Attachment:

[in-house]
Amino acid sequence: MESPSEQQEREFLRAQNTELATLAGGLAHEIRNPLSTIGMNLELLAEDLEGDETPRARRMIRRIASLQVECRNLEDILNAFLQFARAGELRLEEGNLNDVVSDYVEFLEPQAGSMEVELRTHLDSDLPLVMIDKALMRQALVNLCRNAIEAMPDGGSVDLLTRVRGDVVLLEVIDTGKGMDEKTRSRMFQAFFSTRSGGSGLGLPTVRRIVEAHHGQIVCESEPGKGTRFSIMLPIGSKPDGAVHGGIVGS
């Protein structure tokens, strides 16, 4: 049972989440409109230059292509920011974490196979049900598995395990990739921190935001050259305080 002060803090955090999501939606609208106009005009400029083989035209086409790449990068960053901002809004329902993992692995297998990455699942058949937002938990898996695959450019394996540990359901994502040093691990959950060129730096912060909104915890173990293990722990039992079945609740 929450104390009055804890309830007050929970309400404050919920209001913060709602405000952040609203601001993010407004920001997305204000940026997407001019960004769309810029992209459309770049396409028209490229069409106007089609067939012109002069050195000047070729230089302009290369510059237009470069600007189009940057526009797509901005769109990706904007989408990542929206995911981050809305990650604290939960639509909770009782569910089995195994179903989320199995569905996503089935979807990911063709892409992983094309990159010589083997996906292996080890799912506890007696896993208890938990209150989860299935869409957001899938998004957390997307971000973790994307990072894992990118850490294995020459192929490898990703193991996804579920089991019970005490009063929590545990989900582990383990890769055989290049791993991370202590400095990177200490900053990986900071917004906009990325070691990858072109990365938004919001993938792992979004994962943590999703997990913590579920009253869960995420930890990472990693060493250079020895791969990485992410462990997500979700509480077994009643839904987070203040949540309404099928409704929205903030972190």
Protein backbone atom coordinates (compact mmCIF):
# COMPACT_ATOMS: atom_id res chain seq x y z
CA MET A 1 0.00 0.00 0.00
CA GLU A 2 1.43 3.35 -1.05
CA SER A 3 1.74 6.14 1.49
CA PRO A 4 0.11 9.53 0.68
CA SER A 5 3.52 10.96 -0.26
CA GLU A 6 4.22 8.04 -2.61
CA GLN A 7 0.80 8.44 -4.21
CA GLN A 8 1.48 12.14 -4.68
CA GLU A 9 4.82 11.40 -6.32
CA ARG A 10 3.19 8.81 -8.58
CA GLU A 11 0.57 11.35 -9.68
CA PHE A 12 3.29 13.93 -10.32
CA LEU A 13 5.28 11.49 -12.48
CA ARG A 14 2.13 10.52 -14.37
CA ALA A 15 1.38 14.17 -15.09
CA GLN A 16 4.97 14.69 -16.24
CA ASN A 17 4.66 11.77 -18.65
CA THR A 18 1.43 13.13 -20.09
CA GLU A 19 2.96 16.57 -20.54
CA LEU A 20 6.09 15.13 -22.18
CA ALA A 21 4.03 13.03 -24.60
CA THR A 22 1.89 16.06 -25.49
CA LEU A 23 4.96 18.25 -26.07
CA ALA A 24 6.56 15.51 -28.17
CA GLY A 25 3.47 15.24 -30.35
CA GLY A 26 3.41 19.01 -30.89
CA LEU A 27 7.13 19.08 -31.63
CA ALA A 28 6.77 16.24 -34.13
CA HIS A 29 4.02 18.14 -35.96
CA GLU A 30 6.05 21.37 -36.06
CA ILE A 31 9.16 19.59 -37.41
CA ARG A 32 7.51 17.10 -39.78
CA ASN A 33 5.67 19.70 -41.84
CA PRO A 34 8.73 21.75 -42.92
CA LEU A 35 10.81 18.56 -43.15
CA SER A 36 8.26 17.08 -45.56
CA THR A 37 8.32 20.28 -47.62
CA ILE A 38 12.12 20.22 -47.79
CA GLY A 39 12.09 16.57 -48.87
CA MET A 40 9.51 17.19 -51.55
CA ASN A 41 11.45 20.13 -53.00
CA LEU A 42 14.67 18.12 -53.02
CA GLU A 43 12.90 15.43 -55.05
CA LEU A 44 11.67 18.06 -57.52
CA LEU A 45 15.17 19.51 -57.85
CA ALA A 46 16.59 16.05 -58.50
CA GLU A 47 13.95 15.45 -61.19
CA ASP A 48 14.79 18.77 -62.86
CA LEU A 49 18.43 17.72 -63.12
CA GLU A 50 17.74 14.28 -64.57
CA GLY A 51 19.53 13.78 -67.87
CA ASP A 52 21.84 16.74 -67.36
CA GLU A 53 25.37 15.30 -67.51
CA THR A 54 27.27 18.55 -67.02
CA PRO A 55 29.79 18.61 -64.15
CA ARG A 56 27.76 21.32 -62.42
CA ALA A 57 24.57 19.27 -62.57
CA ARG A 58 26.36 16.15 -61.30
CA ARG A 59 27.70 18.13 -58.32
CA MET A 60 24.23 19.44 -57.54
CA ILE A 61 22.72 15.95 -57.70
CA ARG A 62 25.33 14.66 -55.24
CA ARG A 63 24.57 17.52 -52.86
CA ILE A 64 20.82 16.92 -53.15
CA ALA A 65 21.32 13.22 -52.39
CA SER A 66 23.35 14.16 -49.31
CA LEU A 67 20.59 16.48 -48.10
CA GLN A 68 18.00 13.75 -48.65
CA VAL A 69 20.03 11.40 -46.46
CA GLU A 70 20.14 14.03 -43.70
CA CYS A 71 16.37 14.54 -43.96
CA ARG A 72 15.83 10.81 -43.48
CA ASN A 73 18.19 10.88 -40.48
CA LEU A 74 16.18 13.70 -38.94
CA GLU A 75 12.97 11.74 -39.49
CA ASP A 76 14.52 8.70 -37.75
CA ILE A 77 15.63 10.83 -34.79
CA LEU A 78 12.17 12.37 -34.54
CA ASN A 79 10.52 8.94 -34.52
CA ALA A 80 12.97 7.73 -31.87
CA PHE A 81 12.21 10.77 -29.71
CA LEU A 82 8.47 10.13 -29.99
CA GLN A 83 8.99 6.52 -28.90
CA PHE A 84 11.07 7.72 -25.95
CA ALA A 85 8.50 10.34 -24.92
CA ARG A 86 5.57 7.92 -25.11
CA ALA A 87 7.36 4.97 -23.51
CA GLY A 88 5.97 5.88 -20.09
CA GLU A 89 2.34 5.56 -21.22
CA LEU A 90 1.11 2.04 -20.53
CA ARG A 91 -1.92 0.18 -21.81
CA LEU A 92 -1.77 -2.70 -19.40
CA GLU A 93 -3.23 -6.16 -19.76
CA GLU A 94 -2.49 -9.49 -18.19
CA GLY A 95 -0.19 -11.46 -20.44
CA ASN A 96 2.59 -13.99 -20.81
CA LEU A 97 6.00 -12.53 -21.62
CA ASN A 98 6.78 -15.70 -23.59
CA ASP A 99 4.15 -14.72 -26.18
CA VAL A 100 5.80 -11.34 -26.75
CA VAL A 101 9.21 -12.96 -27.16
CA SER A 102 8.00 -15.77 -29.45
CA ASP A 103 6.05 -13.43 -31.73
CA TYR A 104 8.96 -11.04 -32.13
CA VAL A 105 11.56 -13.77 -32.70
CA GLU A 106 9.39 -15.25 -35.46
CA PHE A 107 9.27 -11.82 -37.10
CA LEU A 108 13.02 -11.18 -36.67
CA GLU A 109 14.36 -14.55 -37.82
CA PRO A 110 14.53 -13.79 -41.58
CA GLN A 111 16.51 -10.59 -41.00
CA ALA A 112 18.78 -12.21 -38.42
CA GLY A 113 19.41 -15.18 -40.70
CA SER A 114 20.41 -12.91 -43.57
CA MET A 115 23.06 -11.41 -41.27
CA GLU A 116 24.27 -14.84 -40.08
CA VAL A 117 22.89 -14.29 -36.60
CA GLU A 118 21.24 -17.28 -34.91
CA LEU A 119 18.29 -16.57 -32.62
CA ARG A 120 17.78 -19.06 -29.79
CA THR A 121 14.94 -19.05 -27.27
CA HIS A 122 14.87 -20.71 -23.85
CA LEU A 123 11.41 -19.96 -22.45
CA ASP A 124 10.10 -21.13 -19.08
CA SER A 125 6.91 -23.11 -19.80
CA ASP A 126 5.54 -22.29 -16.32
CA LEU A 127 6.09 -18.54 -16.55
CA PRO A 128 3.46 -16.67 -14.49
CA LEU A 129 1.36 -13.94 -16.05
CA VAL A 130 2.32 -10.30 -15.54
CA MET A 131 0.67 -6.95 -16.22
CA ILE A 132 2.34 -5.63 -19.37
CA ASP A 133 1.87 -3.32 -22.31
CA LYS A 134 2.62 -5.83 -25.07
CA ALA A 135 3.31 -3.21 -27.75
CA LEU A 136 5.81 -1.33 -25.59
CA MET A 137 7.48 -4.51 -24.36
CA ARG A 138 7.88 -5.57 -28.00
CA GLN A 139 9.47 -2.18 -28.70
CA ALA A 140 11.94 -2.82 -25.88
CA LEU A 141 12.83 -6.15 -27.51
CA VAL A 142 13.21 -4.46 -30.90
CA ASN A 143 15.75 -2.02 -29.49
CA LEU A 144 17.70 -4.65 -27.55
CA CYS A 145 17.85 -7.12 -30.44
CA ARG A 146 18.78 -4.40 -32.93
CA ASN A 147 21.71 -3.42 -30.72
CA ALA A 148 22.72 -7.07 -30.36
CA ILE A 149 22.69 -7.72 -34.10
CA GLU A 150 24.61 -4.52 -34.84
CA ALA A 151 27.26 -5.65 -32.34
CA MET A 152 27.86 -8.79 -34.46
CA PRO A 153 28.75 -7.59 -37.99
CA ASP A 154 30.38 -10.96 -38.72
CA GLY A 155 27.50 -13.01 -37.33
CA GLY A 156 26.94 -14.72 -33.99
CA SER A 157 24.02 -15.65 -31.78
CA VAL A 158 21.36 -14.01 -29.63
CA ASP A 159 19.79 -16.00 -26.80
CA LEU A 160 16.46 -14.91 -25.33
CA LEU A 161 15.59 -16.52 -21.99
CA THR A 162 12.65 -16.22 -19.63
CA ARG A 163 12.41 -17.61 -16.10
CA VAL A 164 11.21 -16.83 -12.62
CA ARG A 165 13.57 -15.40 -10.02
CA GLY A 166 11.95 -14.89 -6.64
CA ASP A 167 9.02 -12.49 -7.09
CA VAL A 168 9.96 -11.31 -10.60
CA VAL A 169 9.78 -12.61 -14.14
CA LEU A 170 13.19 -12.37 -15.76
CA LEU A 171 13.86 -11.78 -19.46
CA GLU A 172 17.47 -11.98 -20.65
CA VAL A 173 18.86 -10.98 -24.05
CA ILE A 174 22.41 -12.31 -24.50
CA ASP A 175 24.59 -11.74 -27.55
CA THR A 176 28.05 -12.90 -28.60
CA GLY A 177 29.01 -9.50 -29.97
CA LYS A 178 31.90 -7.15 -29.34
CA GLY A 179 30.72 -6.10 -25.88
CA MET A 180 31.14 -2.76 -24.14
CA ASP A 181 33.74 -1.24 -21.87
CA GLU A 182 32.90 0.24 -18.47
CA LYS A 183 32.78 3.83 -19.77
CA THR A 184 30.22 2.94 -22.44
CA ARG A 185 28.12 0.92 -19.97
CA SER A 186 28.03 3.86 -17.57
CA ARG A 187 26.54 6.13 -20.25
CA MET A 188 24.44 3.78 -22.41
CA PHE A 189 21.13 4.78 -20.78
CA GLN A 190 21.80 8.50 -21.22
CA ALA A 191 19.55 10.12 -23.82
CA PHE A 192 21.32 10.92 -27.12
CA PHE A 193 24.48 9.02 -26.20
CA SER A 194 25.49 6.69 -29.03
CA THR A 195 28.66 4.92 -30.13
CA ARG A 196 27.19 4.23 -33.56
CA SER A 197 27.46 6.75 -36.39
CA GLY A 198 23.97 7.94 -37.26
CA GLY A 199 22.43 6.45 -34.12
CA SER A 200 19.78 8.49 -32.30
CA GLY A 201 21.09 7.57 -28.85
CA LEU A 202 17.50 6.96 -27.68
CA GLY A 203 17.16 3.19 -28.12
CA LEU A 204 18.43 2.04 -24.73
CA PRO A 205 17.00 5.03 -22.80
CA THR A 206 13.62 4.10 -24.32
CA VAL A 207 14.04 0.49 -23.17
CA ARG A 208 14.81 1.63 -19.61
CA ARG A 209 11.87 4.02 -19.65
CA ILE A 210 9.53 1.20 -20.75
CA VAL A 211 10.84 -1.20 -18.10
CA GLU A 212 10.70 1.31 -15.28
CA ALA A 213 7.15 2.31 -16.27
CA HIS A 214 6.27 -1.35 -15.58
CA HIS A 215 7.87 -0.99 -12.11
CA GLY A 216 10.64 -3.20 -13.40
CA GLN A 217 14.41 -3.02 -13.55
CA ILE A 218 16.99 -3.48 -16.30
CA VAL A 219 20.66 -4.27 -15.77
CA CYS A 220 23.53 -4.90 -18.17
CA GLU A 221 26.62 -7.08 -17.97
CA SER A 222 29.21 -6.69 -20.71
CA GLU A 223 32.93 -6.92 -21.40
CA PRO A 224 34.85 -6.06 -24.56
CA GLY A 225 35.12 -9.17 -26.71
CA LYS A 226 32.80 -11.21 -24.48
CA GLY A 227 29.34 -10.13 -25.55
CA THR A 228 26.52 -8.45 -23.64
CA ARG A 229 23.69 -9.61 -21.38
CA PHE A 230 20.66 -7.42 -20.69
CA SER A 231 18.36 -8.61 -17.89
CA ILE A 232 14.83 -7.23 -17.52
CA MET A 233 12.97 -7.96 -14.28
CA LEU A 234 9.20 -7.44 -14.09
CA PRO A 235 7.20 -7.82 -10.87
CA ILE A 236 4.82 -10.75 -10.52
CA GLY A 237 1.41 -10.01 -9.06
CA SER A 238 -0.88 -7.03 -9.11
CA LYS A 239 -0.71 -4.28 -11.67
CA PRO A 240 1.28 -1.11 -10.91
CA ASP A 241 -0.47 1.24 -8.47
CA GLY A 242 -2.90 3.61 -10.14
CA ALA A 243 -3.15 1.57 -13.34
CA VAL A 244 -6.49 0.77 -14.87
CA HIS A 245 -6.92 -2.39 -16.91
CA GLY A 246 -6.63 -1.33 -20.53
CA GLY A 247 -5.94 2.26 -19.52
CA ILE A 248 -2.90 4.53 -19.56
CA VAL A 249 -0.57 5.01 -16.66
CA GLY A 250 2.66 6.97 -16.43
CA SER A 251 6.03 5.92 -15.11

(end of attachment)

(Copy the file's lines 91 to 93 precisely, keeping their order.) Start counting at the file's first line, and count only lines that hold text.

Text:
CA ARG A 86 5.57 7.92 -25.11
CA ALA A 87 7.36 4.97 -23.51
CA GLY A 88 5.97 5.88 -20.09